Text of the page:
Understanding the grief process can help when a loved one is hurting
Karen Collins, M.S.W., L.I.S.W.-S.
Licensed Independent Social Worker
Grief is a normal and healthy emotional reaction to a significant loss. Grieving is the emotional life adjustment people experience after a loss. There are categories of loss, including loss of a significant person, loss of part of self, loss of external objects and developmental loss. Common losses include death of a loved one, diagnosis of a chronic illness, health issues, loss of a home, loss of job, divorce, the end of a relationship, loss of pregnancy/infertility, loss of independence because of marriage or having children, natural disasters, loss of a pet, retirement, aging and relocation.
In the case of the loss of a loved one, there are a number of factors that influence a person's grief reaction. It is important to consider who the person was to the griever, the nature of the attachment, the strength of the attachment, the way the person died, the griever's history of losses, the social environment and other stressors.
Grief involves cognitive, emotional and physical processes. The griever needs to detach from the deceased or loss. The griever will eventually have to withdraw the emotional energy by working through feelings, thoughts, memories and expectations surrounding the loss. In essence, the person will form a new relationship with the loss. As the griever's life is reorganized, he or she will decide what the new relationship with the deceased or loss will be like. The griever must acknowledge that the loss has changed her personally and is now a part of her life history.
There are many normal emotional grief reactions, including anxiety and fear, sadness, guilt, anger, inadequacy, hurt, relief and loneliness. There are many normal physical grief reactions, including hollowness in the stomach, tightness in the chest, oversensitivity to noise, a sense of depersonalization, breathlessness, muscle weakness, a lack of energy and a dry mouth. There are many normal cognitive grief reactions including, disbelief, confusion, preoccupation and a sense of presence of the deceased.
A griever needs acceptance and non-judgmental listening to facilitate the expression of emotions and the necessary review of the loss. There is no timetable for grieving. Everyone grieves in his or her own way and needs to be free to do that. It is okay to withdraw from the world for a while to regroup and reenergize. It is okay to avoid talking about the loss and to be in control of what others know regarding the loss. Grievers do not have to tell others the details of their experience even if they are asked to. Grievers should have a generic response ready for people who ask and be prepared with a response that is comfortable.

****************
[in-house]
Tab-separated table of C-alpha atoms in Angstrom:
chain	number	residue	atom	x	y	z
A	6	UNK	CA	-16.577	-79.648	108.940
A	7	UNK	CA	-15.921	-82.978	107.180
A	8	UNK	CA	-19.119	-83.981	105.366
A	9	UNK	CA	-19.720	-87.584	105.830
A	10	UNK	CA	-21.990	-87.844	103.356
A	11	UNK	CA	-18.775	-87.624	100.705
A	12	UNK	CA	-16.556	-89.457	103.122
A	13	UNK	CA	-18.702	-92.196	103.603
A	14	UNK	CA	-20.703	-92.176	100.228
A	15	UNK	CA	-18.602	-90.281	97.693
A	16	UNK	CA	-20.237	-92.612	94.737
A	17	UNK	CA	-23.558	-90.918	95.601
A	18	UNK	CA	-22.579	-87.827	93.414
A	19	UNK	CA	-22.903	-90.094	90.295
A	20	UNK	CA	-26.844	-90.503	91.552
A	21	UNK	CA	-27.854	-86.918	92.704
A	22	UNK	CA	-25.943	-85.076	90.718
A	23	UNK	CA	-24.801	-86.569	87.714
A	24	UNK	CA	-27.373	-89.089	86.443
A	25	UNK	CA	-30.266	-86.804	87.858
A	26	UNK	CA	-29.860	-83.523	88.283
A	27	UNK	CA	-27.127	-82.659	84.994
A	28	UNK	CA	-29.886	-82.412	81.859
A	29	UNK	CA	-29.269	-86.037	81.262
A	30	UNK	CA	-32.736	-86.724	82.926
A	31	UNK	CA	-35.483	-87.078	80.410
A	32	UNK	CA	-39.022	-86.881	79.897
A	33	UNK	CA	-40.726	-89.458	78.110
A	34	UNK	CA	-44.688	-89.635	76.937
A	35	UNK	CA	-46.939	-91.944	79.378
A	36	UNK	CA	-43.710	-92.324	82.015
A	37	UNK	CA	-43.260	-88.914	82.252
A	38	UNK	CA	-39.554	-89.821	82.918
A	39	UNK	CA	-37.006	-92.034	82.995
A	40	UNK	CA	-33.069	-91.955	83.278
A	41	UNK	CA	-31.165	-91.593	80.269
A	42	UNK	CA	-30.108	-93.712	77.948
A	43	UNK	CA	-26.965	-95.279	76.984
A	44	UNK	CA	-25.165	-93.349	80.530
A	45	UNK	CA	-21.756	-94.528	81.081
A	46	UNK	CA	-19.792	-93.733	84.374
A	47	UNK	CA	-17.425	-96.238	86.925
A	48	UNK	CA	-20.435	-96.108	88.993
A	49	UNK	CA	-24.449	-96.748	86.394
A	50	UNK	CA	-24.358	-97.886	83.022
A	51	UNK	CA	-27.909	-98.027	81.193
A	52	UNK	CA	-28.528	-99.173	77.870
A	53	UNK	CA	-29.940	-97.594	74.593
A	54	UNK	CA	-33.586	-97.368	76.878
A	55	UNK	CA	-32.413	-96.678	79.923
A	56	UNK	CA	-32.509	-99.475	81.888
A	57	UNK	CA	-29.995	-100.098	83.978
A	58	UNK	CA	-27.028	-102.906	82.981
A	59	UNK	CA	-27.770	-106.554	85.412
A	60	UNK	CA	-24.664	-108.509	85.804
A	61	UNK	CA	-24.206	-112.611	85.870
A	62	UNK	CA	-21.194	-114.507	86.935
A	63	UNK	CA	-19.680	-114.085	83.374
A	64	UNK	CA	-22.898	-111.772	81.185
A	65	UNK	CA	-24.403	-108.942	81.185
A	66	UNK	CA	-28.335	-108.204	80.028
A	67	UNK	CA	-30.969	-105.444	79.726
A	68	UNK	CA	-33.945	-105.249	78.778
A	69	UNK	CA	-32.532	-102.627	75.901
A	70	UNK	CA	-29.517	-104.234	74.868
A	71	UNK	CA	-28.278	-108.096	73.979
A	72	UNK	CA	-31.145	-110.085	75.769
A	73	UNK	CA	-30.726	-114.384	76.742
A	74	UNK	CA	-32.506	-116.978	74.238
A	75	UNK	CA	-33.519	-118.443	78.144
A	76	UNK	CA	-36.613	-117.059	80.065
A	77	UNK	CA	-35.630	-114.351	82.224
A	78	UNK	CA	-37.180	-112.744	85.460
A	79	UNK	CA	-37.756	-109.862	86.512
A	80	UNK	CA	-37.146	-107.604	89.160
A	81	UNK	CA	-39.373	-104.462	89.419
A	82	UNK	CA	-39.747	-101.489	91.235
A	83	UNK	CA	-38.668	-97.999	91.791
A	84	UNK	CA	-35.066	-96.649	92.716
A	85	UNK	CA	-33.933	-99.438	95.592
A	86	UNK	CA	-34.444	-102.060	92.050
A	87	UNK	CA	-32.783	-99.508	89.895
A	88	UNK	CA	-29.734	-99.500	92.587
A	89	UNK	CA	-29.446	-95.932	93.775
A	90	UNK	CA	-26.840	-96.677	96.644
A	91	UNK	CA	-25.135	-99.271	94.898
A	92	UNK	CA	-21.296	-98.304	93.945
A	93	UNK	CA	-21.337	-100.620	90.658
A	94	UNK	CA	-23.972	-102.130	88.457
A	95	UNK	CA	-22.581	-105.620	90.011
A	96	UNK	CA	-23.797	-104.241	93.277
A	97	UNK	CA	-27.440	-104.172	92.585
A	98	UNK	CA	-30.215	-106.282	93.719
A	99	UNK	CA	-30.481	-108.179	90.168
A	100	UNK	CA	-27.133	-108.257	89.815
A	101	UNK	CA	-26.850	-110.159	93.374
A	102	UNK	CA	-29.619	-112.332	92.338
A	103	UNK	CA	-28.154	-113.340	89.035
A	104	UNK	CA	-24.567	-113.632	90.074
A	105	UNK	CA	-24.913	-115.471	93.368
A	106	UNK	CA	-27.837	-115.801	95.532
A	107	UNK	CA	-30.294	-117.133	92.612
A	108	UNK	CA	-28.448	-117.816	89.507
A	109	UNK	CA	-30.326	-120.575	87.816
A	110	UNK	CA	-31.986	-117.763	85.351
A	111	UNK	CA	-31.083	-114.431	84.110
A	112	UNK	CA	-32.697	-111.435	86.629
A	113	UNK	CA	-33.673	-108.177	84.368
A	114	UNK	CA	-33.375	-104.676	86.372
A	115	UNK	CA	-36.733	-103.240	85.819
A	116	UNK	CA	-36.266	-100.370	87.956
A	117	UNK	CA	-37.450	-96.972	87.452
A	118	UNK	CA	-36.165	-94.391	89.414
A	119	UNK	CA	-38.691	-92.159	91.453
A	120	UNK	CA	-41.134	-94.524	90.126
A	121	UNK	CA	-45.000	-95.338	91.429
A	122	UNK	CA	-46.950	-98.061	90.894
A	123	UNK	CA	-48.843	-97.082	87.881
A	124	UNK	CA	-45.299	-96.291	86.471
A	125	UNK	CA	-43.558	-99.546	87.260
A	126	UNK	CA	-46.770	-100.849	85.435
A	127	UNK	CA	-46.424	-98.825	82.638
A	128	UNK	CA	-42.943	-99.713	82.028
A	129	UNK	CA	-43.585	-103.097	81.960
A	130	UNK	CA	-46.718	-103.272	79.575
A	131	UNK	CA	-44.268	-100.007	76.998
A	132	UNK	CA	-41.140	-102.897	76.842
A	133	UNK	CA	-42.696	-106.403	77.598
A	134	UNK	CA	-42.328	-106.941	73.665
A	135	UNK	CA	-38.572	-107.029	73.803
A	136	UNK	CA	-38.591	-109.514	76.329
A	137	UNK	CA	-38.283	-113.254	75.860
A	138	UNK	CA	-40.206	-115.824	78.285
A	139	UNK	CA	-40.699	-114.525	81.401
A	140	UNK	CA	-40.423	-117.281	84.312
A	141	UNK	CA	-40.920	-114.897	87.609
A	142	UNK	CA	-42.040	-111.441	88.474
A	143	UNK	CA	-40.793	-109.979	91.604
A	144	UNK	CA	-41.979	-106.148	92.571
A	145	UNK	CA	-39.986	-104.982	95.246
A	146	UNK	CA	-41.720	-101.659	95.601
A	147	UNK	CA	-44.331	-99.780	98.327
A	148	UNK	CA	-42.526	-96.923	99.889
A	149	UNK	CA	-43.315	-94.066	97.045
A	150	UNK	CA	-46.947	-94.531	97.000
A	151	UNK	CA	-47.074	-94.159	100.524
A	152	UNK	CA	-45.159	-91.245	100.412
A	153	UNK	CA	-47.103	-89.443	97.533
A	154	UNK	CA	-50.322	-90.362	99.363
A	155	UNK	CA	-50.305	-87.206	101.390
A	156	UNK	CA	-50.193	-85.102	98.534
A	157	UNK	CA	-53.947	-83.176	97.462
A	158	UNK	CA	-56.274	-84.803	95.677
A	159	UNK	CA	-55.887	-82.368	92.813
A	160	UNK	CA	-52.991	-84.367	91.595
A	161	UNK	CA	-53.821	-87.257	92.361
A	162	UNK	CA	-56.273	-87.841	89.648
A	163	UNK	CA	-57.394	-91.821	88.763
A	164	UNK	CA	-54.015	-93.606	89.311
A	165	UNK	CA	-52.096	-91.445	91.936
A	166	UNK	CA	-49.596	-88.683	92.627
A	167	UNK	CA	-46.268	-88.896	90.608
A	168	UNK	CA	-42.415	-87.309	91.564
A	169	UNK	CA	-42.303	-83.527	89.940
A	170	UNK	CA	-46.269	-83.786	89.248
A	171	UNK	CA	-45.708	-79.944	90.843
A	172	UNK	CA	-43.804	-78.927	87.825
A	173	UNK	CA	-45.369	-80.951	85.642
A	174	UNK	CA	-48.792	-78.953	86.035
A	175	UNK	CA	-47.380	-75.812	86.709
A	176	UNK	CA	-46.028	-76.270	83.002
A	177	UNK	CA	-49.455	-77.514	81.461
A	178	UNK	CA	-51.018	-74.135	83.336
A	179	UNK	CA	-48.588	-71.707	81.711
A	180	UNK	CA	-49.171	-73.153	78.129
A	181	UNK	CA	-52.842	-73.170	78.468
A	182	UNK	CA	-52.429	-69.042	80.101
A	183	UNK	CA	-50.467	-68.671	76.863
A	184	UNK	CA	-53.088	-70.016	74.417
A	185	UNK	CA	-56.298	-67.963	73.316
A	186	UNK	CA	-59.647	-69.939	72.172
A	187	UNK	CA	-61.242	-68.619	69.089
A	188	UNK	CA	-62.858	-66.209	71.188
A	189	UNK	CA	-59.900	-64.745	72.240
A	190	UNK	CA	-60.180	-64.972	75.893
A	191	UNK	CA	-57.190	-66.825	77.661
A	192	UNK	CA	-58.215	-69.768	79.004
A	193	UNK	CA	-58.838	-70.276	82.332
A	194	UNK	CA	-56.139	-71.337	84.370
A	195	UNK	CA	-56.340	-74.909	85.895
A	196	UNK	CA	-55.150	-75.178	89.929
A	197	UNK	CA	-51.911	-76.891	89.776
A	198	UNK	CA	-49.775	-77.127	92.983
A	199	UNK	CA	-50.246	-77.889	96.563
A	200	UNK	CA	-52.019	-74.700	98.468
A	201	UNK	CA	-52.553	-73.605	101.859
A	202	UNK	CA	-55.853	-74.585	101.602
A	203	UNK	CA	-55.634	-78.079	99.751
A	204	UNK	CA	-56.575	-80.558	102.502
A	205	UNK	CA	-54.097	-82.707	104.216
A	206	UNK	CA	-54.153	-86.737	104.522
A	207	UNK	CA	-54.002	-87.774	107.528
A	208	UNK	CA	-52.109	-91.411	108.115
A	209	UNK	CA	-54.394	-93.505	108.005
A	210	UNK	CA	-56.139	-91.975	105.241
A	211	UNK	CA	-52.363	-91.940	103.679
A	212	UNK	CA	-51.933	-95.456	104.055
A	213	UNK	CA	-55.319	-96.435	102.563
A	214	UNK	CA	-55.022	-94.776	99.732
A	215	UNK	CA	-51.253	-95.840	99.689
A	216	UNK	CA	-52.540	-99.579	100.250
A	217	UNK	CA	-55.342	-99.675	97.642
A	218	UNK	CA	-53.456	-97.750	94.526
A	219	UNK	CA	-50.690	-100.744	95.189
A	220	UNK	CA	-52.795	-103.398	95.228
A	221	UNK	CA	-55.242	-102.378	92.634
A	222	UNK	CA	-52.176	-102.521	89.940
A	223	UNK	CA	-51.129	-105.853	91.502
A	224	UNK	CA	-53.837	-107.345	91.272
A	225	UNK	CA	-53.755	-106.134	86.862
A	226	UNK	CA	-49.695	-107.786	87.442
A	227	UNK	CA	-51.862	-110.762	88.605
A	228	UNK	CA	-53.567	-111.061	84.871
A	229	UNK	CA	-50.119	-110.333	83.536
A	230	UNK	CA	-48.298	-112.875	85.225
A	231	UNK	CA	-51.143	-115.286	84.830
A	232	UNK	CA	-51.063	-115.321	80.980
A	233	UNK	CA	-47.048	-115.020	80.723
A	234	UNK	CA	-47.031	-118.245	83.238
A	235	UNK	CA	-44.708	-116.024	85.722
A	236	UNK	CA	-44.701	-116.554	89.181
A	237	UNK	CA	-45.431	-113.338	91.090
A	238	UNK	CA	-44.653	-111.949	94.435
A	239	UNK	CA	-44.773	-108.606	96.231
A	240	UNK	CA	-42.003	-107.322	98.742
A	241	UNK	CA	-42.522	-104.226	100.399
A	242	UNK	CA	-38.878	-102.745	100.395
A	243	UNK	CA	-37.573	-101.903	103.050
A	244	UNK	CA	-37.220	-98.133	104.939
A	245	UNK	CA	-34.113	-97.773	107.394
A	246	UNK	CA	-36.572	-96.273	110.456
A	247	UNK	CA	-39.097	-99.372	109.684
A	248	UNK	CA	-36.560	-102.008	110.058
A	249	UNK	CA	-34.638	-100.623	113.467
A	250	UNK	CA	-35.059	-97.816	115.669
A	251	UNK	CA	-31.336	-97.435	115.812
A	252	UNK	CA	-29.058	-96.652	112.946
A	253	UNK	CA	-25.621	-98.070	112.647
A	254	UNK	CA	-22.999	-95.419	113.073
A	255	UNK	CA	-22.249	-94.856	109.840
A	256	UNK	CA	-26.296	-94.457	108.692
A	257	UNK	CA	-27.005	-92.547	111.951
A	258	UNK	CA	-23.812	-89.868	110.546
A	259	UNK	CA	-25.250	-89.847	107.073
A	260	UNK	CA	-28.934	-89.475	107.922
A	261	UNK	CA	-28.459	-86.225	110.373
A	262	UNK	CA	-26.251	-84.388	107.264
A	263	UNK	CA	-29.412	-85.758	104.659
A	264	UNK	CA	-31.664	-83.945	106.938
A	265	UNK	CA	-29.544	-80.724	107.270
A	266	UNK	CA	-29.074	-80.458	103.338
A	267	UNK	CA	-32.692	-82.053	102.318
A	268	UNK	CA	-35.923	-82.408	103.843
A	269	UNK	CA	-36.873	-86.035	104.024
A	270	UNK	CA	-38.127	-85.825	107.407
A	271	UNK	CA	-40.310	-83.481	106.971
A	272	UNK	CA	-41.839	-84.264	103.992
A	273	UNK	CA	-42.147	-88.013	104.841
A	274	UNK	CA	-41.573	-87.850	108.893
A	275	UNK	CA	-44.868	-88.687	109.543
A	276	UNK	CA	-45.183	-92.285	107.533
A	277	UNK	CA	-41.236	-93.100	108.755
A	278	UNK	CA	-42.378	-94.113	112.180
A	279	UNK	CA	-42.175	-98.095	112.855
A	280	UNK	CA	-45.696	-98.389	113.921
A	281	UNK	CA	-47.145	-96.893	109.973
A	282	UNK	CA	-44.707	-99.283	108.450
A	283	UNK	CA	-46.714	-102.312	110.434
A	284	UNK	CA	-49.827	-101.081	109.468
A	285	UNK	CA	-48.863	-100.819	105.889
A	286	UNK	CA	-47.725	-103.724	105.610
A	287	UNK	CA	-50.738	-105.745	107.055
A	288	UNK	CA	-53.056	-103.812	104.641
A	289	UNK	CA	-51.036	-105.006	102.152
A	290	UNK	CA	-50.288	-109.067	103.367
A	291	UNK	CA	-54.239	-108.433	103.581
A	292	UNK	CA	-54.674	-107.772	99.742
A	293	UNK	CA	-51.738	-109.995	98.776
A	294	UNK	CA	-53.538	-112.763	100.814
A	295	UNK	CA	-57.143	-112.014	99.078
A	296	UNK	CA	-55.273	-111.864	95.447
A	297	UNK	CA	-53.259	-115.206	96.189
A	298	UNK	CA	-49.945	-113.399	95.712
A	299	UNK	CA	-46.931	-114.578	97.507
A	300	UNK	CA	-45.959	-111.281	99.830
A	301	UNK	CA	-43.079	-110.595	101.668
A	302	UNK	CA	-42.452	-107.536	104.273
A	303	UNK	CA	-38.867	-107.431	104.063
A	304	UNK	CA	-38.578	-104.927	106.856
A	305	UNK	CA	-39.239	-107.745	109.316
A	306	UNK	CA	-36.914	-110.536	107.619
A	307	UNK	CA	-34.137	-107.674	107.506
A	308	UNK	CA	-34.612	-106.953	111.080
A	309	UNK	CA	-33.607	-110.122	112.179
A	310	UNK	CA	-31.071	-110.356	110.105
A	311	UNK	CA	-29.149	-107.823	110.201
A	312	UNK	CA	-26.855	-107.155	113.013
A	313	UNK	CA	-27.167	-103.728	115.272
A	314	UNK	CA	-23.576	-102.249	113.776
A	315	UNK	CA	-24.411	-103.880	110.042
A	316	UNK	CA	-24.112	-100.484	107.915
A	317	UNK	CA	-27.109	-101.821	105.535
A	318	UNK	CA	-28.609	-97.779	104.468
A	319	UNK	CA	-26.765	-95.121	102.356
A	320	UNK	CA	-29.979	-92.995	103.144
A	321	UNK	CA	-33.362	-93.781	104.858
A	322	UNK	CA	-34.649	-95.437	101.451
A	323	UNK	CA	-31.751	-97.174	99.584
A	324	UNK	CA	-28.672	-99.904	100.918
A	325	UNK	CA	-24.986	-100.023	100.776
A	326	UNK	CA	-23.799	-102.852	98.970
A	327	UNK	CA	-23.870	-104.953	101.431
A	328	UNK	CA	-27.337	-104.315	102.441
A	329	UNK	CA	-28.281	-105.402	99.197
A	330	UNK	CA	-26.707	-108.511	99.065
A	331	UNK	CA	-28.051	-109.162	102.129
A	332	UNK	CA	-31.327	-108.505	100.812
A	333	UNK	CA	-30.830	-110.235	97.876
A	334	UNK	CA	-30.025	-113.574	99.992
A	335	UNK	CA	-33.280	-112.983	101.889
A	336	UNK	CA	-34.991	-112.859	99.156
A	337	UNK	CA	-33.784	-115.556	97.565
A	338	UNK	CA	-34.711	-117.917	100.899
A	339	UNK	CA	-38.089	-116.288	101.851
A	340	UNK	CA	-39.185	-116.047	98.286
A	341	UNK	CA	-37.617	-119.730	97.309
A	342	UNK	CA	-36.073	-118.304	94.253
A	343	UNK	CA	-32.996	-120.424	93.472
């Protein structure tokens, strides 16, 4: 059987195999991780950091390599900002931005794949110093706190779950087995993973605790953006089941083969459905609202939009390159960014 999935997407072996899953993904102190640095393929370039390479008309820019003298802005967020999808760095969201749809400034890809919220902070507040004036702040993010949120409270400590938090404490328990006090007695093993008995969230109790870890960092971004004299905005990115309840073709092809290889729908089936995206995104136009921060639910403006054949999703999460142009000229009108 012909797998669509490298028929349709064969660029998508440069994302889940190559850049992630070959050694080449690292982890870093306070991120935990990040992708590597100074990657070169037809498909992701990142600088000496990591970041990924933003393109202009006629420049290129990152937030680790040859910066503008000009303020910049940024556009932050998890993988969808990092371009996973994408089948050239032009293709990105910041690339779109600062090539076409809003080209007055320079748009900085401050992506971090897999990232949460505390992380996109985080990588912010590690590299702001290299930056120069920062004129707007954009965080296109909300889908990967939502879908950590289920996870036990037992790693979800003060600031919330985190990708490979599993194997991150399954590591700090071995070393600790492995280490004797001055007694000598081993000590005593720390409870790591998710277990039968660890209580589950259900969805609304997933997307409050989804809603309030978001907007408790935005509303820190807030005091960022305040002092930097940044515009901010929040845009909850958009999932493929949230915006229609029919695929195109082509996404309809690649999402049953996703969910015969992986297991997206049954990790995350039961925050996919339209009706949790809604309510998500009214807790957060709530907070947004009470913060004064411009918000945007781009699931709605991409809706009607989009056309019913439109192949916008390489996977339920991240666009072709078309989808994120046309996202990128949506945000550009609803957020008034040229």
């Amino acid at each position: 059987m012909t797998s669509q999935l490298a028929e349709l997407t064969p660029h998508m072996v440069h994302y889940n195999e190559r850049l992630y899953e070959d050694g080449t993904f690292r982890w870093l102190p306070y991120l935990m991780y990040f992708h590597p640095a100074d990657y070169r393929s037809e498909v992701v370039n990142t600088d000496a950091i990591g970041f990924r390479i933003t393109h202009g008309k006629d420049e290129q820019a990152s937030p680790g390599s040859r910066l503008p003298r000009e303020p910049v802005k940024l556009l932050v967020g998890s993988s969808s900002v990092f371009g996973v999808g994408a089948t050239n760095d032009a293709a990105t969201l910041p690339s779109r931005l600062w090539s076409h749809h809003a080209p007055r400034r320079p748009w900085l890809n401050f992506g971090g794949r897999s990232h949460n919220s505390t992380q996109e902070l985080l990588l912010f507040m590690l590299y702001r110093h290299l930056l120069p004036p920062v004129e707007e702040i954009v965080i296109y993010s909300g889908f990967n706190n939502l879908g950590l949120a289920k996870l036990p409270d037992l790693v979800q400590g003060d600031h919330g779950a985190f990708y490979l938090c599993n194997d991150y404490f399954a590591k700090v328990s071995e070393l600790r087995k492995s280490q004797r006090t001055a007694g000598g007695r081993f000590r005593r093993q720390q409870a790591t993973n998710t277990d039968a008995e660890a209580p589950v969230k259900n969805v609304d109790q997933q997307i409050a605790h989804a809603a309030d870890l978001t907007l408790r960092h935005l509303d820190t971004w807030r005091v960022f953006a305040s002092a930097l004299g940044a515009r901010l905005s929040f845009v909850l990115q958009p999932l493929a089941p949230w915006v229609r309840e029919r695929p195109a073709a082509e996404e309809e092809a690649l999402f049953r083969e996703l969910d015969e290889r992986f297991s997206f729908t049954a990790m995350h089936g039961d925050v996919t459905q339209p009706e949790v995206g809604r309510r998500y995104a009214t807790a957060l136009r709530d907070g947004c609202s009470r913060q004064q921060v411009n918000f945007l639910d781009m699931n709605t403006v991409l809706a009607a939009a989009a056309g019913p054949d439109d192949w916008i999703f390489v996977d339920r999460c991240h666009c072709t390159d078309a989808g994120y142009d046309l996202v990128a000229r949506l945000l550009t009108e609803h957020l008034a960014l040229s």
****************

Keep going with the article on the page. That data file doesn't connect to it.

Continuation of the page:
Loss is not experienced only once. Memories and emotions can return and affect the griever. This is not necessarily a setback in the grieving process and should be expected. Common triggers of reactions include weddings, wedding anniversaries, family gatherings, birthdays, childhood milestones, special days, holidays, seeing others who have what was lost, sights, sounds and smells. It is important to develop coping skills to process the loss in a healthy way. Grievers should be reassured that anniversary reactions are normal and the intensity will lessen over time. Grievers should focus on the positive parts of the relationship. Grievers can plan a distraction like a weekend getaway when needed. A new tradition can be started in loved one's memory. Exposure can be limited to events or things that create anxiety, sadness and distress. Grievers should embrace their family and friends to create a support system as needed. Grievers should allow themselves to feel sad and feel the sense of loss. Grievers should allow themselves to feel joy again without feeling guilty for smiling again without the deceased.
Those who are grieving can talk to a licensed social worker or licensed independent social worker to get help with the grief process. It is a sign of strength in a time of adjustment to ask for help from a trained professional. A social worker can help with the adjustment process, encourage and teach positive coping skills to the griever.